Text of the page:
Good urban design makes new and redeveloped physical environments spatially and visually attractive and, while prospect and refuge in urban form are necessary, the grid alone is not sufficient. Embodied space includes mystery – partly blocked views, gaps in patterns, elevation changes and what’s around the corner or down at the end (Kaplan and Kaplan, 1989). Many post-WWII urban spatial configurations, because they have split prospect from refuge, fail to afford recognition of hazards, places of safety, resources, opportunities, friends, foes and perhaps even potential mates. Tweaking two-dimensional urban form and linking its uncovered vertical dimensions should add what Ashby (1964) calls requisite variety, the zone between redundancy and noise that enables intelligibility.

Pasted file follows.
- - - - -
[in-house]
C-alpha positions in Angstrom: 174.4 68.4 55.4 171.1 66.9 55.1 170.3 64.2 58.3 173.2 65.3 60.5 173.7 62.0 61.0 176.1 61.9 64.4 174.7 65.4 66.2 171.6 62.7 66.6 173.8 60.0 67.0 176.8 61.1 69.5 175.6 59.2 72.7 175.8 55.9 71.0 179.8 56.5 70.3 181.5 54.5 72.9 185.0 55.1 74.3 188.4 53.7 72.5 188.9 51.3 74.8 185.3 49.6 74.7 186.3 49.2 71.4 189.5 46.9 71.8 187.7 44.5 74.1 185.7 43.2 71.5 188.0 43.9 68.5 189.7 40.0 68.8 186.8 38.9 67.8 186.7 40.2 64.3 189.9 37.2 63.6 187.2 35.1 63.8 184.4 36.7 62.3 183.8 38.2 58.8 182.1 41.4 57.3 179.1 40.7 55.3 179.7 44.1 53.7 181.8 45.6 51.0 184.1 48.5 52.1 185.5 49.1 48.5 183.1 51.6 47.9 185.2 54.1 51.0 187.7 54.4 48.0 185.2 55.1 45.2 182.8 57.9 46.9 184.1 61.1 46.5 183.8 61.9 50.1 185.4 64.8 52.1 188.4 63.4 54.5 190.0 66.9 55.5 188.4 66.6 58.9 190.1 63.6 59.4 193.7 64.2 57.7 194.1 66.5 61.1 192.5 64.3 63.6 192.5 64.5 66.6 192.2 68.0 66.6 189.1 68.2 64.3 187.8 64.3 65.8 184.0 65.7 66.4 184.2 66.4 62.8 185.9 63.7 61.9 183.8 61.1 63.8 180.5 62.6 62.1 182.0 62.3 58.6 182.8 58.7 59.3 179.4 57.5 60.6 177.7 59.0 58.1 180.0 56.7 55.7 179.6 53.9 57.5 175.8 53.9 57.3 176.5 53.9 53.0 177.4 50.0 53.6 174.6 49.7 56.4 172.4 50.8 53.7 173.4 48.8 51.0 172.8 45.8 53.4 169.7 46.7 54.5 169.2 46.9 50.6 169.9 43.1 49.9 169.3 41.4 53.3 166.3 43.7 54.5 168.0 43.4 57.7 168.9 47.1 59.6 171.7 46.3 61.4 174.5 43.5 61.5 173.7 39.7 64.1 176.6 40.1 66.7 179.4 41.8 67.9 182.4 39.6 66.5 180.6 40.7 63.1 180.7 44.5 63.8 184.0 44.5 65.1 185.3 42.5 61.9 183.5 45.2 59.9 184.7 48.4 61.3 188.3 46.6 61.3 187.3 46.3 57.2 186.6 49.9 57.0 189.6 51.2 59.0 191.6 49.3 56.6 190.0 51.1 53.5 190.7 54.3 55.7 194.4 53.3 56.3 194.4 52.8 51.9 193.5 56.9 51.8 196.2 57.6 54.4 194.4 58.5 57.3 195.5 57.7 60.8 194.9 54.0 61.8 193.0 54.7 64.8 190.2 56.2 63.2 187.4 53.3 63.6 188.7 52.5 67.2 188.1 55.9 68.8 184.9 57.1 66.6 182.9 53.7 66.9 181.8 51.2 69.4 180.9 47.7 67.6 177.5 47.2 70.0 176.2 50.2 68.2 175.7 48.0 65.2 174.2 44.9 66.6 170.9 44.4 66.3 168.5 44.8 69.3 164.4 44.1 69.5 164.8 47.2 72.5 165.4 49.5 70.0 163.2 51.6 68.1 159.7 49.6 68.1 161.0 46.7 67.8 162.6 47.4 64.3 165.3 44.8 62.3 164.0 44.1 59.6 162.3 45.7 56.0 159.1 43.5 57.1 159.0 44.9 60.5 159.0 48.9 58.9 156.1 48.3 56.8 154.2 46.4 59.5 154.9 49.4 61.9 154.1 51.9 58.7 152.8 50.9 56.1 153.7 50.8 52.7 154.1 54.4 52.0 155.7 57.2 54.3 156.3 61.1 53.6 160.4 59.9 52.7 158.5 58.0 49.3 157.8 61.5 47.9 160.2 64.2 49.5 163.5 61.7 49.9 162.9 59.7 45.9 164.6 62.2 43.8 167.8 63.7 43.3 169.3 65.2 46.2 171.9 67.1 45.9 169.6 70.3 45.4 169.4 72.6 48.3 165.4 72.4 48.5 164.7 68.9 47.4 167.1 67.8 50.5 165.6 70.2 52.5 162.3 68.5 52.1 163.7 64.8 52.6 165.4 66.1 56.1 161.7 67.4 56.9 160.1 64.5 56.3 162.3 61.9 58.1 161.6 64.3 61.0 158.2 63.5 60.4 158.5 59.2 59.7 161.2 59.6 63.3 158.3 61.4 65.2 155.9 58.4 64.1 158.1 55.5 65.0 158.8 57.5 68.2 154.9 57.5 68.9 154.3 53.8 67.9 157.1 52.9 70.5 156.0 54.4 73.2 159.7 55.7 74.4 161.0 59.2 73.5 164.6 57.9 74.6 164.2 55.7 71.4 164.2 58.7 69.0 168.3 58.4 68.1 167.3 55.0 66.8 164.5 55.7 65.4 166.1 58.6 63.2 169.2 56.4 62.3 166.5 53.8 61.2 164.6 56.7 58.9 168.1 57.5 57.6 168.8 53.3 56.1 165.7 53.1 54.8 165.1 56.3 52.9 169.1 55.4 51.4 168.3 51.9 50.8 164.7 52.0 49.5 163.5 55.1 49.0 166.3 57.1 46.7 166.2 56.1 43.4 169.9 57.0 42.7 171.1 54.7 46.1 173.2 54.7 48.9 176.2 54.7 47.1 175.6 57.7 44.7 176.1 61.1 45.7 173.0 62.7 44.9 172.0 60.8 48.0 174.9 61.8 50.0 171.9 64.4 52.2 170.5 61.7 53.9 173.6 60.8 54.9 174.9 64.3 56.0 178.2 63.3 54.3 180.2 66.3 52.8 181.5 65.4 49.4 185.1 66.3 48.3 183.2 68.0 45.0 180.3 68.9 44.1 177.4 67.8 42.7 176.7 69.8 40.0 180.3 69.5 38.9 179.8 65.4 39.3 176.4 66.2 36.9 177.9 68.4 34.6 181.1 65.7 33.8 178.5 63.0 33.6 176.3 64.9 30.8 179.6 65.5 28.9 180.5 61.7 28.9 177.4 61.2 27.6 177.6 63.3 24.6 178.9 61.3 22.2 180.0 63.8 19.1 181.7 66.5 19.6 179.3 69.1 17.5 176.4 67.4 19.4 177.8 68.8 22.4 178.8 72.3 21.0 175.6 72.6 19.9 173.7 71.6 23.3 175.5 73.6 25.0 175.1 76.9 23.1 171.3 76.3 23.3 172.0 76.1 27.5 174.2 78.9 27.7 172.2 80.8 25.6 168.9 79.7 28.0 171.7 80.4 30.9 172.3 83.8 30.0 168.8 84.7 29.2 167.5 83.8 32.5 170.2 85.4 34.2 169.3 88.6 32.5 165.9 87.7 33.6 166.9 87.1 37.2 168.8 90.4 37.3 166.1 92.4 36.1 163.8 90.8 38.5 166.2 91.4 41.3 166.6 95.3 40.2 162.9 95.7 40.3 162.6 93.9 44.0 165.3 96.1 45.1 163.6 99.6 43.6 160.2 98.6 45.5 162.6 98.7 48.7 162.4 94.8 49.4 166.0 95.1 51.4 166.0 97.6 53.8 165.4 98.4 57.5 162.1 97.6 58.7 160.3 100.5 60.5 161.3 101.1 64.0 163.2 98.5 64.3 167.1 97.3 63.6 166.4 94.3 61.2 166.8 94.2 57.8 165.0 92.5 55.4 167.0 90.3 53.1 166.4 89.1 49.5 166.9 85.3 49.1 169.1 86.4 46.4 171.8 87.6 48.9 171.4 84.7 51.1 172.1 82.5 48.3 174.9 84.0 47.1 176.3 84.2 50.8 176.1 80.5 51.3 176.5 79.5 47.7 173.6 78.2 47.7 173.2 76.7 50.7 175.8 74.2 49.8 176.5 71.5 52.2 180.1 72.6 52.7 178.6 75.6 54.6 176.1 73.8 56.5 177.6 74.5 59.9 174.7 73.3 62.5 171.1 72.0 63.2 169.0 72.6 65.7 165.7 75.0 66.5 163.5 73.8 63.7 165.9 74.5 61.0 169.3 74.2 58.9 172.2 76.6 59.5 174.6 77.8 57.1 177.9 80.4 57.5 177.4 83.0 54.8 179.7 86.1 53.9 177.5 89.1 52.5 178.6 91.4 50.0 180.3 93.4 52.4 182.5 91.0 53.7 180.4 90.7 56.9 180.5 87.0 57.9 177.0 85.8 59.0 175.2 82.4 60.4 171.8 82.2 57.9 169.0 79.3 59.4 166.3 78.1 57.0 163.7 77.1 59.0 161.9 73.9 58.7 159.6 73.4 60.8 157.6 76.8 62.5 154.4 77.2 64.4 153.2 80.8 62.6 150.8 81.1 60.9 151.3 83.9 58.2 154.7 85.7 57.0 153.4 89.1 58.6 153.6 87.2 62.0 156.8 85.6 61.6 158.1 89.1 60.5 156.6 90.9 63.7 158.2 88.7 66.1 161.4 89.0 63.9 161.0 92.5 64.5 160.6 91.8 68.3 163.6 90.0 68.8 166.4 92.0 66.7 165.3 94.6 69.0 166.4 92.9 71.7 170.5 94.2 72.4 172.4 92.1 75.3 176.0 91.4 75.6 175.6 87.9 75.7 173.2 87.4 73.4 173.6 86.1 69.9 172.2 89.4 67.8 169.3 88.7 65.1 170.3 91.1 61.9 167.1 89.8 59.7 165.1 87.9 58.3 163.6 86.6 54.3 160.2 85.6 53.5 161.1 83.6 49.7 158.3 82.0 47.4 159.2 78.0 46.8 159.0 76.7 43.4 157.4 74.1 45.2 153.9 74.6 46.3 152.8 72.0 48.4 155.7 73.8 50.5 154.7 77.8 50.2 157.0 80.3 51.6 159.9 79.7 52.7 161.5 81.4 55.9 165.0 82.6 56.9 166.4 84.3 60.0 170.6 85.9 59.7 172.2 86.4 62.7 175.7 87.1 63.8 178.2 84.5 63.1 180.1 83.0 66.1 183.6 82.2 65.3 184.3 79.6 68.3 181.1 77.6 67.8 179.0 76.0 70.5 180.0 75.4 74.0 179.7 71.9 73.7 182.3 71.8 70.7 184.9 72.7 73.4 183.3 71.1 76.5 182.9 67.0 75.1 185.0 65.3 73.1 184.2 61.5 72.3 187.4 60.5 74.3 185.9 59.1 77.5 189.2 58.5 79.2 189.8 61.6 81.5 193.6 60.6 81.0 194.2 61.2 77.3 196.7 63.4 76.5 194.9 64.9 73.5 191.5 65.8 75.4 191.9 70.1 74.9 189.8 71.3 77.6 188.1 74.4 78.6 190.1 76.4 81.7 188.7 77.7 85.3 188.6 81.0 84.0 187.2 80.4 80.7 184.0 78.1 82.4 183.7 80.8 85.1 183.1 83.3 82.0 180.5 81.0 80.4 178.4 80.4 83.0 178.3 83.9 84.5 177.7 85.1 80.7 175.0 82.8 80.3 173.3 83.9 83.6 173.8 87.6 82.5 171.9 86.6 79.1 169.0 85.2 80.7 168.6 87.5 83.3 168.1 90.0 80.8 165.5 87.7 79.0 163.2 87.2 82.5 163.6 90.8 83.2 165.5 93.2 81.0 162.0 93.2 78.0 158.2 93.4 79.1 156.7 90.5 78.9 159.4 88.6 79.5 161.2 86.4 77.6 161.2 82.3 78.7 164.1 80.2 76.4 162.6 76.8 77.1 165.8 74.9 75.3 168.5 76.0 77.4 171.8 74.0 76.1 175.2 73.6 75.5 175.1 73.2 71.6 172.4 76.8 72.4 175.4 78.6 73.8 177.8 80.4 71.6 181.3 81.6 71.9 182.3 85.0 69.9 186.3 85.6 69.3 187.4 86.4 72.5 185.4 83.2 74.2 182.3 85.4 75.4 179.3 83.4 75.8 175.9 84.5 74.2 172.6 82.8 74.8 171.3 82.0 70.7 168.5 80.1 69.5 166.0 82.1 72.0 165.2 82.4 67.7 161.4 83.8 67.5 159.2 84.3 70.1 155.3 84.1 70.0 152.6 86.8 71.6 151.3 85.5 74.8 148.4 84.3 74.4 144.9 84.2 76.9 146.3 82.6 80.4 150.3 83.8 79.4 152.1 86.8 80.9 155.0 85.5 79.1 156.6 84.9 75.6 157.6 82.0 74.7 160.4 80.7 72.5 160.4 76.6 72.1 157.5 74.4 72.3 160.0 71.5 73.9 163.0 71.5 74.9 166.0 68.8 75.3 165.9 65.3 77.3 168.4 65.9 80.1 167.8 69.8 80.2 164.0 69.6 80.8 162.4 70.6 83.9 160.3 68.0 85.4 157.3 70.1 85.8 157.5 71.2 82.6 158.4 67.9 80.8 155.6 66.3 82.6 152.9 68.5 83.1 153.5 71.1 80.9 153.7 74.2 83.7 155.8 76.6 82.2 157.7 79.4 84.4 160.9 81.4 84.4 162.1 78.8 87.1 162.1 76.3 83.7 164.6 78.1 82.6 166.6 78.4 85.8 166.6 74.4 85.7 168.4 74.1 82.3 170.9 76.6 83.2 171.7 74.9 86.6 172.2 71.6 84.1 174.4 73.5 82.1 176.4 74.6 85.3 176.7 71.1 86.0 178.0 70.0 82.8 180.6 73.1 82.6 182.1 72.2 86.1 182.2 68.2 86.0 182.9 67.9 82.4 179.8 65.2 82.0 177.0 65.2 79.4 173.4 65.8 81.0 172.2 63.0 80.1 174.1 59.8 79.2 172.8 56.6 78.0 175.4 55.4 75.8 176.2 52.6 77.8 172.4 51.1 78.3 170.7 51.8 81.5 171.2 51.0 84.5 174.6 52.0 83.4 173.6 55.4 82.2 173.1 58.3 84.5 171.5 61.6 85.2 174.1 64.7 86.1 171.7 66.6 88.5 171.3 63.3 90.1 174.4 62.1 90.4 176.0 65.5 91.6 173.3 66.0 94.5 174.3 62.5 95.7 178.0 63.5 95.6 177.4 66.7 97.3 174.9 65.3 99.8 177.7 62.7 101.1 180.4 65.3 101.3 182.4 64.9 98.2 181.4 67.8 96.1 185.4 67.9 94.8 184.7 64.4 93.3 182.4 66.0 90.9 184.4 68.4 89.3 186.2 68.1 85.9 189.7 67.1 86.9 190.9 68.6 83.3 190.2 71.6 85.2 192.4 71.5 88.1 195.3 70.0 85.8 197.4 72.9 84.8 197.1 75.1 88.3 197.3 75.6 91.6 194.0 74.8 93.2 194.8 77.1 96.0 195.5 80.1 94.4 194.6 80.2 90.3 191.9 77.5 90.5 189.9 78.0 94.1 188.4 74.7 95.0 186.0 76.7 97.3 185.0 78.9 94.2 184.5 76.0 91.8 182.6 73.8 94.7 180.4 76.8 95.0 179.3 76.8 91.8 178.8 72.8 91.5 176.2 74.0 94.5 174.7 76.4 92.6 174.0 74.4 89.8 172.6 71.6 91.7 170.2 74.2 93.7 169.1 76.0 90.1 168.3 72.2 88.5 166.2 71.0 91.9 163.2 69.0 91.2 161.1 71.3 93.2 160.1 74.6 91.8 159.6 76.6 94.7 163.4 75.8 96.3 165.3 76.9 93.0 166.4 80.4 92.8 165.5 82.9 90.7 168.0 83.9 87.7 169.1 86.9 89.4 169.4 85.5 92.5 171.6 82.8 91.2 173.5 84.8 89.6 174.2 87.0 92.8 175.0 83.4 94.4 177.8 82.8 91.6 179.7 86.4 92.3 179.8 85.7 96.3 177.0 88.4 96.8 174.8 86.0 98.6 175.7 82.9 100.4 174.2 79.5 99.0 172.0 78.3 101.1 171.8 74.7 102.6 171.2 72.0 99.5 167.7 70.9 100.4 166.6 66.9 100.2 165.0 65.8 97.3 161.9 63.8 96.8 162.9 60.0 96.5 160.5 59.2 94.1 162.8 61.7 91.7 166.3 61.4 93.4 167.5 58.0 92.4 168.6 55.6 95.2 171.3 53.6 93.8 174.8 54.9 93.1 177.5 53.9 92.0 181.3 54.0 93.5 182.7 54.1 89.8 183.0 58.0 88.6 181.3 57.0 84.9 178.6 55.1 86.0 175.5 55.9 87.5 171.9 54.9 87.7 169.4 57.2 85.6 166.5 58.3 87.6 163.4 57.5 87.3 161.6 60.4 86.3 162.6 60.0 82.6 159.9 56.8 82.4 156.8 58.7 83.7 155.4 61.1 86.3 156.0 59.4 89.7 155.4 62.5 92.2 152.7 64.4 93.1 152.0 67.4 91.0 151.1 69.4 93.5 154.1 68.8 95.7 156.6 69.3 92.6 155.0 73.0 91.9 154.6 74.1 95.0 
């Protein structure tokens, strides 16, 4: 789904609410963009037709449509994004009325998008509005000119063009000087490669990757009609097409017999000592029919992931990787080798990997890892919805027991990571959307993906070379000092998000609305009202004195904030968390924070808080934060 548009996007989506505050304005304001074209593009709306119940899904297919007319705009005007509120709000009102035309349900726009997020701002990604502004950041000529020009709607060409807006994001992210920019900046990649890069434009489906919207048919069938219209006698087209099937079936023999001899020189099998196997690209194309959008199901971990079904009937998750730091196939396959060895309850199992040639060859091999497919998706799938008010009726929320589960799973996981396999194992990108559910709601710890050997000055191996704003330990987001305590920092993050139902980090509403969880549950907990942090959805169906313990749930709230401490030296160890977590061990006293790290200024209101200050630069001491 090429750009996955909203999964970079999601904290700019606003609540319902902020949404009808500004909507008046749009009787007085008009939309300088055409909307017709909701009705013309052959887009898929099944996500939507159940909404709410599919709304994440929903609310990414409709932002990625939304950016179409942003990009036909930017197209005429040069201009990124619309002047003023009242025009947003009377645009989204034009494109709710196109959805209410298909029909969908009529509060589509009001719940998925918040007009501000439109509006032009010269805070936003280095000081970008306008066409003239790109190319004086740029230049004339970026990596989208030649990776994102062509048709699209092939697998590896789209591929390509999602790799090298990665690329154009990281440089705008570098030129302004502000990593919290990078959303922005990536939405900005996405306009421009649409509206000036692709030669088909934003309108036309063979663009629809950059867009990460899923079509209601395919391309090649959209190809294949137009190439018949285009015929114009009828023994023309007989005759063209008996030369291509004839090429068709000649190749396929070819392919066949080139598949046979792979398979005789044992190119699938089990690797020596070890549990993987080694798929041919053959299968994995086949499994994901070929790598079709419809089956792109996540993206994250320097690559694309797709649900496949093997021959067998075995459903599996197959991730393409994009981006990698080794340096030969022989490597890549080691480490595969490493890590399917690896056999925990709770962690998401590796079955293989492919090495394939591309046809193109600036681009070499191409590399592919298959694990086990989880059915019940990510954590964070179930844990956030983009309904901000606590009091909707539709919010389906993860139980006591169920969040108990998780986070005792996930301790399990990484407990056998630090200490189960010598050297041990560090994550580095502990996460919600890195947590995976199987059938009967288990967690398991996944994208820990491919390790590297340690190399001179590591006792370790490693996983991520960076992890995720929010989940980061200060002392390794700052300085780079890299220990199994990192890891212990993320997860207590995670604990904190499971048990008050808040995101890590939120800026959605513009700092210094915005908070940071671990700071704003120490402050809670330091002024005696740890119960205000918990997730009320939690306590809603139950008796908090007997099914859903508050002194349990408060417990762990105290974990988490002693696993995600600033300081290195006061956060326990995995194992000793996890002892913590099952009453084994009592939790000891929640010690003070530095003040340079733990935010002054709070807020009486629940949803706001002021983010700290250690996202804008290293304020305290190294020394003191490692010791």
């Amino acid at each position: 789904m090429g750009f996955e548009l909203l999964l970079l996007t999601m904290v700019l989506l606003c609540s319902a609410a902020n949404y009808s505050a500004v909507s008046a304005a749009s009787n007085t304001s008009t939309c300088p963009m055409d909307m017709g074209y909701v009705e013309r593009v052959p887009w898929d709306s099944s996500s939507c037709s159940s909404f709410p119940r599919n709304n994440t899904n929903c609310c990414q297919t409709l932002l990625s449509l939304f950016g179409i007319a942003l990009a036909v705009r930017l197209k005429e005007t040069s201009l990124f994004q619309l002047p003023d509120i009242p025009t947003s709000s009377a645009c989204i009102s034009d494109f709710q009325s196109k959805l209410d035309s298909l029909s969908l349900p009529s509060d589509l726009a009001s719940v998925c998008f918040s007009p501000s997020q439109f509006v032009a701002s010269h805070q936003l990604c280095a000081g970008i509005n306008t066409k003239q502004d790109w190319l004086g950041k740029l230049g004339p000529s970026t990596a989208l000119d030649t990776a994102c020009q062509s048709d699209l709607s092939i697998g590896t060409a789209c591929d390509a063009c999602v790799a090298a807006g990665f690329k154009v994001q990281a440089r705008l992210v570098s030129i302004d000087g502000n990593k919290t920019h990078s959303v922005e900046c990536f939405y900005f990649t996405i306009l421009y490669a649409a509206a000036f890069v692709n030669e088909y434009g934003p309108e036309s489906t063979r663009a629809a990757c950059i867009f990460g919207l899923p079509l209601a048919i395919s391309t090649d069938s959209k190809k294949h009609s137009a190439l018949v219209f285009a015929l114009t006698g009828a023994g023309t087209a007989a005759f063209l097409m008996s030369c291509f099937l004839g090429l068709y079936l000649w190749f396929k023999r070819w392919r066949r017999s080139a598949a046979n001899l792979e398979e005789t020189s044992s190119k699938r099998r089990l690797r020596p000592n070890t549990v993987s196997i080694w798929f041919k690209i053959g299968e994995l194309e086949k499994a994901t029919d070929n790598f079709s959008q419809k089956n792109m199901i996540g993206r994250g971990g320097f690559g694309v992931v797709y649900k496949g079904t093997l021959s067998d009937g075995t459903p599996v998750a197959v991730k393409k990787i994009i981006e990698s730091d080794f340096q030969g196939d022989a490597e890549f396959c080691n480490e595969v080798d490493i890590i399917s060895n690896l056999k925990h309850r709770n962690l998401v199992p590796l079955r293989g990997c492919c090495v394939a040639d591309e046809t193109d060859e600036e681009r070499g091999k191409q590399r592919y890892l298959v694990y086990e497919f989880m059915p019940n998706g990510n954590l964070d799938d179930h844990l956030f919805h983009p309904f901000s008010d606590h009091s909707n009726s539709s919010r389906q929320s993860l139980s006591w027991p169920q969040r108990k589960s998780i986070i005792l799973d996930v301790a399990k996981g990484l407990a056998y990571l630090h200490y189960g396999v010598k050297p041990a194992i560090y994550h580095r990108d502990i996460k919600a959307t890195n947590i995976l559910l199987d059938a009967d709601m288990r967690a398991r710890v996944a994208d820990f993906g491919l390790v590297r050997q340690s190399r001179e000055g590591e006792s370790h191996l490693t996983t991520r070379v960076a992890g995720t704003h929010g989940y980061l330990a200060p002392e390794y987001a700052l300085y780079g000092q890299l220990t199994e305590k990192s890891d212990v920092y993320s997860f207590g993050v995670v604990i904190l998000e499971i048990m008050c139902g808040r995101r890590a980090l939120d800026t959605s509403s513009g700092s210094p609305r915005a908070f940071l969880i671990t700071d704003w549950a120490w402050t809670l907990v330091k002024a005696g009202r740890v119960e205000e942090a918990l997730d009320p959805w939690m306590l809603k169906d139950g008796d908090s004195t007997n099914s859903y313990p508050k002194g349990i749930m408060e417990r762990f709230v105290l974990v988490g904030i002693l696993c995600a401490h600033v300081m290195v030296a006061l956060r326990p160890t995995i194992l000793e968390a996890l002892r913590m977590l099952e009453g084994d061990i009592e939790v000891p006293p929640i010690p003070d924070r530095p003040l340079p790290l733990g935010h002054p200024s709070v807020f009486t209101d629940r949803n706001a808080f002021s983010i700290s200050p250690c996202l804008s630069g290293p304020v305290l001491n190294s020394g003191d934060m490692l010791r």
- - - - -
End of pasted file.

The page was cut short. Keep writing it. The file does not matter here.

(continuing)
As we have suggested above, urban design is ripe for testable hypotheses by both architects and cognitive neuroscientists, addressing issues like optimal street length and width parameters, desirable number of sequences of spatial intervals separating built form elements, how best to incorporate elements of spatial mystery: bent paths, undulations and other level changes, foliage, views and view sheds. Redundancy, uncertainty and informational noise in three dimensions must be considered in cognitive research to be useful in urban design, as should the evolution and structure of human navigational brain networks. As discussed above, although such experimental assessments are generally confined to the laboratory, novel methodologies that combine field experiments and simulations with new technologies, such as wireless EEG caps and wearable tattoo electronics (Chen et al., 2015; Zich et al., 2015), will enable testing new hypotheses addressing the cognitive foundations of spatial embodiment.